“I’ll tell ya what,” she said to them.  “Since Geoff paid admission but decided not see the exhibit, I’ll cut you guys a deal.  Two for the price of one, with Geoff’s money as the ticket.”

Carrie looked confused, but Clayton excitedly nodded his head.  “I wanna see,” he said.  The two of them walked up to me.  I didn’t try to stand up.  I let my body rest against the trunk of the tree with my clasped hands in my lap.

“Alright, Jimmy,” Jess said.  “Open up.”

My hands parted and the only patrons to ever visit our museum stared in awe.  The Clayton blinked.  “It’s a daddy long leg,” he said.

“Japanese Drag-”

“It’s a daddy long legs,” he said again.  “This is stupid,” he followed before he turned and walked away.  Carrie watched him stomp his feet.  Her eyes fell back on the massacred bug in my hands.

“Its legs look pretty,” she said.  “They remind me of rock candy.”  Then she followed Clayton as they both walked away.

I looked at my sister standing tall above me.  She watched as the patrons left the woods behind our house before turning to look down at me.

“All in all,” she said, “I think things went pretty well.”

Jess helped me home, got me into the bathroom off the living room, and washed the dead daddy long leg off my hands.  The fractured, fractal legs washed down the drain like tears off a chin.  When my hands were cleaned, she grabbed a paper towel, wet it, and started cleaning off my face.  It took fifteen minutes before we were done and she helped me to the couch.  She turned on the Chip and Dale video, starting it from the beginning.  I laid back and she brought me a rice cake from the kitchen.  “We’re outta cookies,” she said before leaving.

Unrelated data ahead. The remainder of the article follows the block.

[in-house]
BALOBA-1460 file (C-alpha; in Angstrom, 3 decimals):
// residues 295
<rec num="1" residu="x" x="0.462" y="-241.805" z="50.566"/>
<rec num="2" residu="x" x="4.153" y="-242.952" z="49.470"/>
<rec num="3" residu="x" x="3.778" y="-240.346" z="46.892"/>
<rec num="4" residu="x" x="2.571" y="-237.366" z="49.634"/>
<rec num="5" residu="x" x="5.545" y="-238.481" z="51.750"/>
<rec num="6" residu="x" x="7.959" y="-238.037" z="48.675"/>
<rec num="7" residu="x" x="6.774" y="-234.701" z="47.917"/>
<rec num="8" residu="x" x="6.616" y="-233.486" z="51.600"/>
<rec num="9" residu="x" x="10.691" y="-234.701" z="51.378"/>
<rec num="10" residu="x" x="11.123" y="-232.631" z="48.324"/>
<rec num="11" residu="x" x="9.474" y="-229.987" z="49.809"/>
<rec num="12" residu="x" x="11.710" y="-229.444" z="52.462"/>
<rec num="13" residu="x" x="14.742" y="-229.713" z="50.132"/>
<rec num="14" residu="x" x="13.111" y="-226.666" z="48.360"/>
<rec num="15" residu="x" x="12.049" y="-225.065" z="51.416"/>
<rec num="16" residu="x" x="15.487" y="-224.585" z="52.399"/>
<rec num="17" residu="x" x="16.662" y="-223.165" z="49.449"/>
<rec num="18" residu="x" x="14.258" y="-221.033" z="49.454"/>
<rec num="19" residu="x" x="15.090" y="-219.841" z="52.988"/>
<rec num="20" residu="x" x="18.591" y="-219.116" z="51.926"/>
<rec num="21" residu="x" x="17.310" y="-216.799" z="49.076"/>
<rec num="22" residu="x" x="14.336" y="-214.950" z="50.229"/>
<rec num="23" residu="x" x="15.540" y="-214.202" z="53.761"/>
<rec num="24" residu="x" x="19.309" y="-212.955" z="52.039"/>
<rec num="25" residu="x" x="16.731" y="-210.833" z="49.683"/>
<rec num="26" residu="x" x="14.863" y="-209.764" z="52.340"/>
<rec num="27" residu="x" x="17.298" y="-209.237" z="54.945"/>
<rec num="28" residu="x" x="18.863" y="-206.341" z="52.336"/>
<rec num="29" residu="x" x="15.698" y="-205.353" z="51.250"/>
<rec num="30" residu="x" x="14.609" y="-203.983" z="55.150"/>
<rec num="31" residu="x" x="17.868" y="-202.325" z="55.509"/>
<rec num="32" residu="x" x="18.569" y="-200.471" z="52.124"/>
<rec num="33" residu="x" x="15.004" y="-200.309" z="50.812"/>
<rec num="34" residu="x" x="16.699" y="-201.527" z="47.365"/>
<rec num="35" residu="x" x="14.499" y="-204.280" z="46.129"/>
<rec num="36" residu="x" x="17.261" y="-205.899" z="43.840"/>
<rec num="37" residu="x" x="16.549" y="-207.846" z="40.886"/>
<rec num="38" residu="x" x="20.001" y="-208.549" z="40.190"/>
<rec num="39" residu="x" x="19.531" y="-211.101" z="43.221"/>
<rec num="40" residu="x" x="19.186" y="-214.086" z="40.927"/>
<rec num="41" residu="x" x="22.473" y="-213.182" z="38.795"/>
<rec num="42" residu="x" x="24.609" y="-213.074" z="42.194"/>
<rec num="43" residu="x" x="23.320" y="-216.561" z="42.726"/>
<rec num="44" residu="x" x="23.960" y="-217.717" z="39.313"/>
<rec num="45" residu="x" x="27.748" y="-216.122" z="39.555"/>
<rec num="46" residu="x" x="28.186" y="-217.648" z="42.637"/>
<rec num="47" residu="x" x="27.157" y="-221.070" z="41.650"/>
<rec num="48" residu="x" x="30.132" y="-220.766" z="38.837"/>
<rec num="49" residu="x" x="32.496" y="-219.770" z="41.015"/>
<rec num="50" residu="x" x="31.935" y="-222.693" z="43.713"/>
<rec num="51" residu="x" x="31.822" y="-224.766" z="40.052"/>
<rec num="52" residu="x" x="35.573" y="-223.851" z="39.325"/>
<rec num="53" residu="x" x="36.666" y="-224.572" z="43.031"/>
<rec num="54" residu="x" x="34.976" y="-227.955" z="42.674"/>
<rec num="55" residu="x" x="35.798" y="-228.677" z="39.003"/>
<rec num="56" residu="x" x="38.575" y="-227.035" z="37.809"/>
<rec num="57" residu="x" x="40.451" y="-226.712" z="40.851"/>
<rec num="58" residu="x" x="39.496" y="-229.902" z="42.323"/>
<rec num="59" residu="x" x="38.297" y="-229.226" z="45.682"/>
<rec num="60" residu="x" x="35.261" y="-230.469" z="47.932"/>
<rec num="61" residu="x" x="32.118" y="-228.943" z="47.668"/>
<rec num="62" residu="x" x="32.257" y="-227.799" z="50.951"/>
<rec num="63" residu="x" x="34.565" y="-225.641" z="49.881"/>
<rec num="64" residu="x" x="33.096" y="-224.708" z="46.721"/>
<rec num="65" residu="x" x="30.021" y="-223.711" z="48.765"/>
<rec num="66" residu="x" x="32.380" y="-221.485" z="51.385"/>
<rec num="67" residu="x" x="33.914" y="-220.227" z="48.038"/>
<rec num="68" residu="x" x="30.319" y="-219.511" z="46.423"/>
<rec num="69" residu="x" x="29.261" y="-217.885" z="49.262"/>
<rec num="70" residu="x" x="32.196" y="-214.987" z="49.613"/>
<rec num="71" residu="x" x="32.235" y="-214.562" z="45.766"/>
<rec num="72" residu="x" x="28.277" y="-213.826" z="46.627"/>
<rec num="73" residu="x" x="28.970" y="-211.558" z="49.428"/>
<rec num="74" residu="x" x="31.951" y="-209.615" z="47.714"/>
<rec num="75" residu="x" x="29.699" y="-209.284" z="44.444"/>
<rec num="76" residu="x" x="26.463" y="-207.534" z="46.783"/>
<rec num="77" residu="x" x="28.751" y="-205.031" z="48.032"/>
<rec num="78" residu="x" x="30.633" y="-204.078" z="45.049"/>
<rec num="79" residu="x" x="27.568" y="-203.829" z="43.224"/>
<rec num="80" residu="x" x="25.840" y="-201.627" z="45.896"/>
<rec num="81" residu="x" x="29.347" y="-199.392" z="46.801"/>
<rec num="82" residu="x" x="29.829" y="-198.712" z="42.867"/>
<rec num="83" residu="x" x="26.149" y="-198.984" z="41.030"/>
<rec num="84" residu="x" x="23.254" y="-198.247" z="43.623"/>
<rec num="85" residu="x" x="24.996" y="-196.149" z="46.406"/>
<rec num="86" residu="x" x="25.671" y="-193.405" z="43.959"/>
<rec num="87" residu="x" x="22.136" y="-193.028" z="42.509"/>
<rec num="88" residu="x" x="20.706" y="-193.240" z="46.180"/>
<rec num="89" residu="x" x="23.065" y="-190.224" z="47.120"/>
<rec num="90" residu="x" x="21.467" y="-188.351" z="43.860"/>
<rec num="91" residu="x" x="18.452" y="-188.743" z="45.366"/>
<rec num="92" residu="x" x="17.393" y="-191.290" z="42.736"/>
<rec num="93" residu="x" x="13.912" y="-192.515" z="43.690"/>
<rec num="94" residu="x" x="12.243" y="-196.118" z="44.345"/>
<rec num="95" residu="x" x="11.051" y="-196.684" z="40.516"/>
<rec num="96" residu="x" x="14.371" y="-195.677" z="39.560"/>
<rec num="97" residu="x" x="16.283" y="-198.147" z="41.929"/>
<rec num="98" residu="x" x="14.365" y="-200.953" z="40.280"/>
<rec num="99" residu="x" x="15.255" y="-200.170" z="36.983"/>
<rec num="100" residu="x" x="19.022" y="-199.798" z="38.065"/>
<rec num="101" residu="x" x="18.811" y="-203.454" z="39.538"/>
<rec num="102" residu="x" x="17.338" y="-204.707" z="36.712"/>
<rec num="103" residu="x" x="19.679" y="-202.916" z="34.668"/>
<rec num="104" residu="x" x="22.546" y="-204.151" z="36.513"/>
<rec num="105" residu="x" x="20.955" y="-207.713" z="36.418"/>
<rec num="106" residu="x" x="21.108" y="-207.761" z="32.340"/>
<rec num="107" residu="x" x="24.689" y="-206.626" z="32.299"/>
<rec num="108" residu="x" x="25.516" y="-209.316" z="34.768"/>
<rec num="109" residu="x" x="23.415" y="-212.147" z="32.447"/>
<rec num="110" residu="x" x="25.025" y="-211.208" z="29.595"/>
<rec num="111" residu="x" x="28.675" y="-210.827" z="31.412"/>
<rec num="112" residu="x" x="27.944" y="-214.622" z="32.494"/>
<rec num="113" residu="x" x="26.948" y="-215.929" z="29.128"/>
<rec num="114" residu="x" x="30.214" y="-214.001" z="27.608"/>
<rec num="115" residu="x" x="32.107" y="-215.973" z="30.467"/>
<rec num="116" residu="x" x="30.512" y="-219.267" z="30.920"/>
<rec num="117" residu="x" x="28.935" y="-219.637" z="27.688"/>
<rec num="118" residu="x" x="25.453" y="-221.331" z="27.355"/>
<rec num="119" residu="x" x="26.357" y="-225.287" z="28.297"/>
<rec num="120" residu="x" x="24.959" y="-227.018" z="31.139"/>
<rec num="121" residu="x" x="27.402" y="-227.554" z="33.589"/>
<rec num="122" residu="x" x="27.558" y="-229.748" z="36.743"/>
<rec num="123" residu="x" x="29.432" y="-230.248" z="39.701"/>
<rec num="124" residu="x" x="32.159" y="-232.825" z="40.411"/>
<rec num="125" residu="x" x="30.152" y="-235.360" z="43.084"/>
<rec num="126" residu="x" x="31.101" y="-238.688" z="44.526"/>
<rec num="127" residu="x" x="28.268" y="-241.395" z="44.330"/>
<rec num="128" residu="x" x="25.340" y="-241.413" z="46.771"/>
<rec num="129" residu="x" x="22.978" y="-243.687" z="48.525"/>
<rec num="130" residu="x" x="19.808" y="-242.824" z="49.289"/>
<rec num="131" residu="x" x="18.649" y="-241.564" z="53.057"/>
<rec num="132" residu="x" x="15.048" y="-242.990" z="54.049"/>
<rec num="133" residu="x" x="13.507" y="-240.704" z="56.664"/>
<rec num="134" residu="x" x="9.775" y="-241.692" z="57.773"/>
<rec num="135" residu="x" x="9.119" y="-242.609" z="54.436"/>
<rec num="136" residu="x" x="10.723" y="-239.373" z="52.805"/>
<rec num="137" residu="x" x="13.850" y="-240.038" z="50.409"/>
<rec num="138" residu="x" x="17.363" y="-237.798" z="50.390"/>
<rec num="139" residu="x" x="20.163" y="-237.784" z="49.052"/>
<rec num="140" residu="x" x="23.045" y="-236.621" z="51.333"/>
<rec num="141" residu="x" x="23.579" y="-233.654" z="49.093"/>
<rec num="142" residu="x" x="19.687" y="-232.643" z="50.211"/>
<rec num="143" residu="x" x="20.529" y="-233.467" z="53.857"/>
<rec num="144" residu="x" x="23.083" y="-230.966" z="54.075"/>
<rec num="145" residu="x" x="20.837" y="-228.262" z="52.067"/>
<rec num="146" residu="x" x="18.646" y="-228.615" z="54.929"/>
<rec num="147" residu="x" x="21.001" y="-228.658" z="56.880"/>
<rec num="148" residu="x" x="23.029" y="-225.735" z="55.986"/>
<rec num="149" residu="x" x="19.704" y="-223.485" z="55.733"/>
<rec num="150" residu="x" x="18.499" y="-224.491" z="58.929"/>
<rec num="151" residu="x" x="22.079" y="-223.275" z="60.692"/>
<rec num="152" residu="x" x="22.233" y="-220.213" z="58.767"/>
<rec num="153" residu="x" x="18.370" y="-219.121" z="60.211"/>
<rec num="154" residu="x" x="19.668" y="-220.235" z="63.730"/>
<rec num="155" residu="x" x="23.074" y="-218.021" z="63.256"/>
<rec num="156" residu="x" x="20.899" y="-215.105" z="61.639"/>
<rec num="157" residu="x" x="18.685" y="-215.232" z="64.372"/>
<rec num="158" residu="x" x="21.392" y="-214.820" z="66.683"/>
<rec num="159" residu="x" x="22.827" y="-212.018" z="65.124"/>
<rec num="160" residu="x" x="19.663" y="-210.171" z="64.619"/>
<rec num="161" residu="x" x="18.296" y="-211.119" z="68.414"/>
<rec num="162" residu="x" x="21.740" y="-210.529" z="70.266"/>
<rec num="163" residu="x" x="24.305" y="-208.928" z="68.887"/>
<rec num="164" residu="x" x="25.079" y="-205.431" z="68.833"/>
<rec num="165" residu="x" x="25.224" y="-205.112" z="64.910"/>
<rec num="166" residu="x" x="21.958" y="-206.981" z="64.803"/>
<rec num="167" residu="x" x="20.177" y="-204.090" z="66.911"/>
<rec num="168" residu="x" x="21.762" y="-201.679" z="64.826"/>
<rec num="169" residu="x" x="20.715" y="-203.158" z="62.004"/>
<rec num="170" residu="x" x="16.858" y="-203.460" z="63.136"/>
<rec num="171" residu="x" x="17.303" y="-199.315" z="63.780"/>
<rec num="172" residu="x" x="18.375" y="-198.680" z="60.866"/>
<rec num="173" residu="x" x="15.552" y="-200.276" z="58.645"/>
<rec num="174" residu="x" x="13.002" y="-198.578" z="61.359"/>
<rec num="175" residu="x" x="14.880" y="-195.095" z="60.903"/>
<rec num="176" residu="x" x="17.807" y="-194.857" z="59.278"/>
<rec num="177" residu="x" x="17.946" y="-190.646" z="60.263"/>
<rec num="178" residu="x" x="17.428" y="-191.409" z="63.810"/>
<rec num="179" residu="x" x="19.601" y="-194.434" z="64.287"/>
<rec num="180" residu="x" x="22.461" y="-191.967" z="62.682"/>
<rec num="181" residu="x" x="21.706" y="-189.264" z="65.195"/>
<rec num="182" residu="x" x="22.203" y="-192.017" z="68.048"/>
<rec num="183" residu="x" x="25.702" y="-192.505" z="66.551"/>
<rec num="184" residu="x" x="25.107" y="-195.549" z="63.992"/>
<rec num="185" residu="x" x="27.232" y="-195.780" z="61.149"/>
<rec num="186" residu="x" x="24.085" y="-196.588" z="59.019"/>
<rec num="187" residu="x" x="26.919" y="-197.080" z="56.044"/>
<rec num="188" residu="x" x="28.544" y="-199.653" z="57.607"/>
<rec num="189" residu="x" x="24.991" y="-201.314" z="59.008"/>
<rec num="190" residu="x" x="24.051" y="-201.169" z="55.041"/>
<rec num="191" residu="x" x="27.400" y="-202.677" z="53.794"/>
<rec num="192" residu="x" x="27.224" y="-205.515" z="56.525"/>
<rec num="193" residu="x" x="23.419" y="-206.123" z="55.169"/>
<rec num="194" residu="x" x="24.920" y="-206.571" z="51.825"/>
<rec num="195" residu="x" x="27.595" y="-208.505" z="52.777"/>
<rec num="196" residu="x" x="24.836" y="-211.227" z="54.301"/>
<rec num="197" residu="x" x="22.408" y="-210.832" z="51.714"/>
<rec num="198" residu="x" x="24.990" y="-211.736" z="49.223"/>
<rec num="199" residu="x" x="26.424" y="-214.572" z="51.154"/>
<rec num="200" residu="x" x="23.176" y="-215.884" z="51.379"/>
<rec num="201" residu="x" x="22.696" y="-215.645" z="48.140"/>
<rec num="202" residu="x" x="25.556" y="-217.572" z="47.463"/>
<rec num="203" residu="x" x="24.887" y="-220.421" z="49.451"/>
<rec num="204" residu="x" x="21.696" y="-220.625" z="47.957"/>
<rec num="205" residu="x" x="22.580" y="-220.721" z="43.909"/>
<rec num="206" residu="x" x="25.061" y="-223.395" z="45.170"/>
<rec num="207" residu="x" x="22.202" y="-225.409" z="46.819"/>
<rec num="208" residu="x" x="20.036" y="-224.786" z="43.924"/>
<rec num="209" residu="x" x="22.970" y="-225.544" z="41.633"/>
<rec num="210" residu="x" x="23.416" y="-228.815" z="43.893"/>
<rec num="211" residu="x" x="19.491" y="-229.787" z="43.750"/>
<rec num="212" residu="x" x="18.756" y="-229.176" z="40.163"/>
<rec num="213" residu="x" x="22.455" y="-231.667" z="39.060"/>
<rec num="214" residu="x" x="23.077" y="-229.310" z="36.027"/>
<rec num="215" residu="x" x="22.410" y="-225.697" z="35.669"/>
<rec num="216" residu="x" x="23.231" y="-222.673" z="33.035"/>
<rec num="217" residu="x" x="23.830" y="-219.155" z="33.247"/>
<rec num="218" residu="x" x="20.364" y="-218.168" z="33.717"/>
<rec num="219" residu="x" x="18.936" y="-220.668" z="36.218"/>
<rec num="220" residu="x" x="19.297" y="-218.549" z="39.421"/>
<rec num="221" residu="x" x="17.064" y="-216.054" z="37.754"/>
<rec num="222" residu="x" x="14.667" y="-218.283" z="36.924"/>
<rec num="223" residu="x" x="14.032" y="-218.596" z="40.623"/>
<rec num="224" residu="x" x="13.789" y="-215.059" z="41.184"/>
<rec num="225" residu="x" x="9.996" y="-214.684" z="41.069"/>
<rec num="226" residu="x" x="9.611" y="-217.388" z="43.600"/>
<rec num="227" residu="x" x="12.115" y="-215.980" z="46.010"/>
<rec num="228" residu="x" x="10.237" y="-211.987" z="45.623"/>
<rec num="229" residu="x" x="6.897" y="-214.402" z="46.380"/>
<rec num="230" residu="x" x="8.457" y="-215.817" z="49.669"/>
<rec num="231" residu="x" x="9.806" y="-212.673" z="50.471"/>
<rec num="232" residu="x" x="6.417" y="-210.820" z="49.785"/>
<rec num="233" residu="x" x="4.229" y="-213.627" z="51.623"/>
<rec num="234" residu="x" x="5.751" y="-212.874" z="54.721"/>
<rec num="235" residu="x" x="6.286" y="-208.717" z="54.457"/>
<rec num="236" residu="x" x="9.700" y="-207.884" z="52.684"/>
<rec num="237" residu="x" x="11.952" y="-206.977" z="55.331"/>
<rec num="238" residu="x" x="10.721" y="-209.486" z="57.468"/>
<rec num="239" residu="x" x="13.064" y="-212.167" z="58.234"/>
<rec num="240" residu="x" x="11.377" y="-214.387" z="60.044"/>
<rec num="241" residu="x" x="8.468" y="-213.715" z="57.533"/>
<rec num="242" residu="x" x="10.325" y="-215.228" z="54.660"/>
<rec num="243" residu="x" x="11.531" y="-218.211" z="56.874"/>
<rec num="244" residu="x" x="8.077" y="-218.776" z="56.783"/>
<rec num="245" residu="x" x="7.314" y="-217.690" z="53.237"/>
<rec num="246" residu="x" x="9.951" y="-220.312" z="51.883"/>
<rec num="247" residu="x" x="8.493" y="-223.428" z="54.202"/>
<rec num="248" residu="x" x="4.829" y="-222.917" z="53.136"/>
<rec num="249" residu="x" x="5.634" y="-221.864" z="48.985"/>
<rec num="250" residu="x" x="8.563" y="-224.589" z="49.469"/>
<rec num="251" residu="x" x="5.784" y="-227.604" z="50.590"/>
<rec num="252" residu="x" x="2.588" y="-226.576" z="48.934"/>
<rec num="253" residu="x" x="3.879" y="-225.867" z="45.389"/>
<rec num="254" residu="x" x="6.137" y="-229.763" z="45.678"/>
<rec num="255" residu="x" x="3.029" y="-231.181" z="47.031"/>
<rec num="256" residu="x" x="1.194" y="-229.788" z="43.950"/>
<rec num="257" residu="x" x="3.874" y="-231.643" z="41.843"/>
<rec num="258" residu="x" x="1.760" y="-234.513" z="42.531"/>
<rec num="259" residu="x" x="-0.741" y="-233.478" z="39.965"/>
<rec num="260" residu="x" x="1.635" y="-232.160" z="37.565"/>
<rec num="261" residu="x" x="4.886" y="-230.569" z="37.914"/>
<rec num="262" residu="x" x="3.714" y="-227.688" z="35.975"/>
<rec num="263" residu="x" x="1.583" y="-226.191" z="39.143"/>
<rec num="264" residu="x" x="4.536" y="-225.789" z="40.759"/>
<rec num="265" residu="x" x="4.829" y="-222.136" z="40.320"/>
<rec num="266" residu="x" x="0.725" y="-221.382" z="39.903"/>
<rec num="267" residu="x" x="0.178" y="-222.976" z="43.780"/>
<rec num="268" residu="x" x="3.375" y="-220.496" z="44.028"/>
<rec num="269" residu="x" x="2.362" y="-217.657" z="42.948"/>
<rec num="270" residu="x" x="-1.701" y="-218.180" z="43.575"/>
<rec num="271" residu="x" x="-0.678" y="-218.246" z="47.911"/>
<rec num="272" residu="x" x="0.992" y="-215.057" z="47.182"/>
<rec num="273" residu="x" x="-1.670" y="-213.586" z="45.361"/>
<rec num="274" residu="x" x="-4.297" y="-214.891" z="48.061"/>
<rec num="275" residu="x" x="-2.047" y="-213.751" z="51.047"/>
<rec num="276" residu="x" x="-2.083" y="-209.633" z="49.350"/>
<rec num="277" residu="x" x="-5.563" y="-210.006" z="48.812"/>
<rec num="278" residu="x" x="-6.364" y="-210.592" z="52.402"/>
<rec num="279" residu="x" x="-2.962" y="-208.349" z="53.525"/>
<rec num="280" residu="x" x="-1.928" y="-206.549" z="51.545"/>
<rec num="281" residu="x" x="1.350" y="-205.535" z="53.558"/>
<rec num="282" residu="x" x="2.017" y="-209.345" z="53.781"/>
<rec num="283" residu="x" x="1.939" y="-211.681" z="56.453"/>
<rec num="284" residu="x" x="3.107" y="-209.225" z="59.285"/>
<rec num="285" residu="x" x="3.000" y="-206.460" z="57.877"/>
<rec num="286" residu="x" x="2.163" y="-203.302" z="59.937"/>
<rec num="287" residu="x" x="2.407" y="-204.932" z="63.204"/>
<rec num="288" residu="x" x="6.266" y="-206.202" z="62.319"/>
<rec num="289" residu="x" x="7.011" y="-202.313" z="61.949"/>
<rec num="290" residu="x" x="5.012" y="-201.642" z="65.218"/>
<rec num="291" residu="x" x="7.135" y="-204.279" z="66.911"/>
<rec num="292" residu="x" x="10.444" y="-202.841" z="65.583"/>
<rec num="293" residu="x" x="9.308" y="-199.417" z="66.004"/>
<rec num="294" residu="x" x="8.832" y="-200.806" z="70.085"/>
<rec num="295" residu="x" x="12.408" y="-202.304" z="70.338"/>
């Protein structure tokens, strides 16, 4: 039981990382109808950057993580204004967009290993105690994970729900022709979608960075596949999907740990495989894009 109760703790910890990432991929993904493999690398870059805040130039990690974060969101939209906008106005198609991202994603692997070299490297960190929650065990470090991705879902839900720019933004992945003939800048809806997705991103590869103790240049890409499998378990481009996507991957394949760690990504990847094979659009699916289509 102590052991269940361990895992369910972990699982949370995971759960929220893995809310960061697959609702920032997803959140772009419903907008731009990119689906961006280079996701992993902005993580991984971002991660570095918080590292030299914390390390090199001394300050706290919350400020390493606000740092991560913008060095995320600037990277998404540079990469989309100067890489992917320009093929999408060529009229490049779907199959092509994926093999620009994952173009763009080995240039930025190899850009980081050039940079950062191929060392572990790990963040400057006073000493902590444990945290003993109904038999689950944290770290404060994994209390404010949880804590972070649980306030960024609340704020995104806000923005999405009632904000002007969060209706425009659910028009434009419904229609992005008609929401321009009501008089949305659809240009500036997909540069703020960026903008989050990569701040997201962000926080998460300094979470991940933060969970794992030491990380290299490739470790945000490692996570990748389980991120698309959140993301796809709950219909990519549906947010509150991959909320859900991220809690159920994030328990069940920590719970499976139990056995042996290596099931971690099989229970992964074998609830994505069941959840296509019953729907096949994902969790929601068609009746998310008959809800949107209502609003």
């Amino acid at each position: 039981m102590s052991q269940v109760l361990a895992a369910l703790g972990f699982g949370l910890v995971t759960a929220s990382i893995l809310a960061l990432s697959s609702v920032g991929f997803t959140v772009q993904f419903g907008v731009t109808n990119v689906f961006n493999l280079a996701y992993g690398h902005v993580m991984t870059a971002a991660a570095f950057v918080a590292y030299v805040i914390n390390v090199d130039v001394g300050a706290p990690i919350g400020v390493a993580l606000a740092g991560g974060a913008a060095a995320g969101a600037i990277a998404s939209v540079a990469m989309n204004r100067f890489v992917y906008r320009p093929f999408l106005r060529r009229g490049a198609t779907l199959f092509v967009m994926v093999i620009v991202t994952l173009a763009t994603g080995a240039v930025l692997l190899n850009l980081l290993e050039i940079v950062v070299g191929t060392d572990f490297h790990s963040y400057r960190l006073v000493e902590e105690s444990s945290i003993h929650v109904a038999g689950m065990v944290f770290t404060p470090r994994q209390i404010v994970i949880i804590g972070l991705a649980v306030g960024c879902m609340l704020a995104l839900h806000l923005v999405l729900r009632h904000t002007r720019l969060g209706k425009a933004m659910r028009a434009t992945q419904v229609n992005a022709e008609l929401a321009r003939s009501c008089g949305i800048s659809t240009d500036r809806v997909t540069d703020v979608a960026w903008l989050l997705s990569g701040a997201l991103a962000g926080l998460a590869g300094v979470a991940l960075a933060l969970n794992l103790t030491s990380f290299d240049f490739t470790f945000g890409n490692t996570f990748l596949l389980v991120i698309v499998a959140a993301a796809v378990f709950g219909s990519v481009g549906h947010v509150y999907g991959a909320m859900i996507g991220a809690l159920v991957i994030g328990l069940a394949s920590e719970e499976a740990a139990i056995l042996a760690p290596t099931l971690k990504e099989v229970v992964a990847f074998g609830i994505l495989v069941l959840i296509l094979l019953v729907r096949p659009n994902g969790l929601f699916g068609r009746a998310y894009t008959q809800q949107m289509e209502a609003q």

Mom found me halfway through the video and demanded to know what had happened.  She stopped the video as I told her about the bug museum.  When I finished, she stood up and grabbed the phone.  The rest of the afternoon was spent arguing with Geoff’s mom about who the villain was.  Geoff’s mom was intent on it being Jess.

Mom called Jess in after she hung up.  The two headed into the dining room where I heard Jess telling the story of what happened.  Mom agreed Jess did the right thing, but ended it with the fact that violence is never a solution.  Jess apologized.  Mom told Jess to give her the twenty dollar bill.  I stopped paying attention after that.  I concerned myself with my favorite chipmunks.

When the video ended I put it on again.  I don’t know how many times I watched it that day, but Dad came home from work before I got off the couch.  Mom pulled him into the master bedroom and they excitedly talked for half an hour before he came downstairs, still in his suit.  He took a look at my bruised face and tortured hands.  He gave me a reassuring smile and sat down to watch the remainder of the video with me.  When Chip and Dale had outsmarted the farmer for the last time that day, he flipped off the television and turned towards me.

“There’s a parable here,” My dad said with a loving pat on my head.  He reached into his pocket and pulled out the twenty dollar bill and placed it in my hand.  “Rewards come to those who persevere.”

“Oh,” I said with a stingingly sweet drawl.  I closed my hand around the beaten up bill.  I thought it was something different.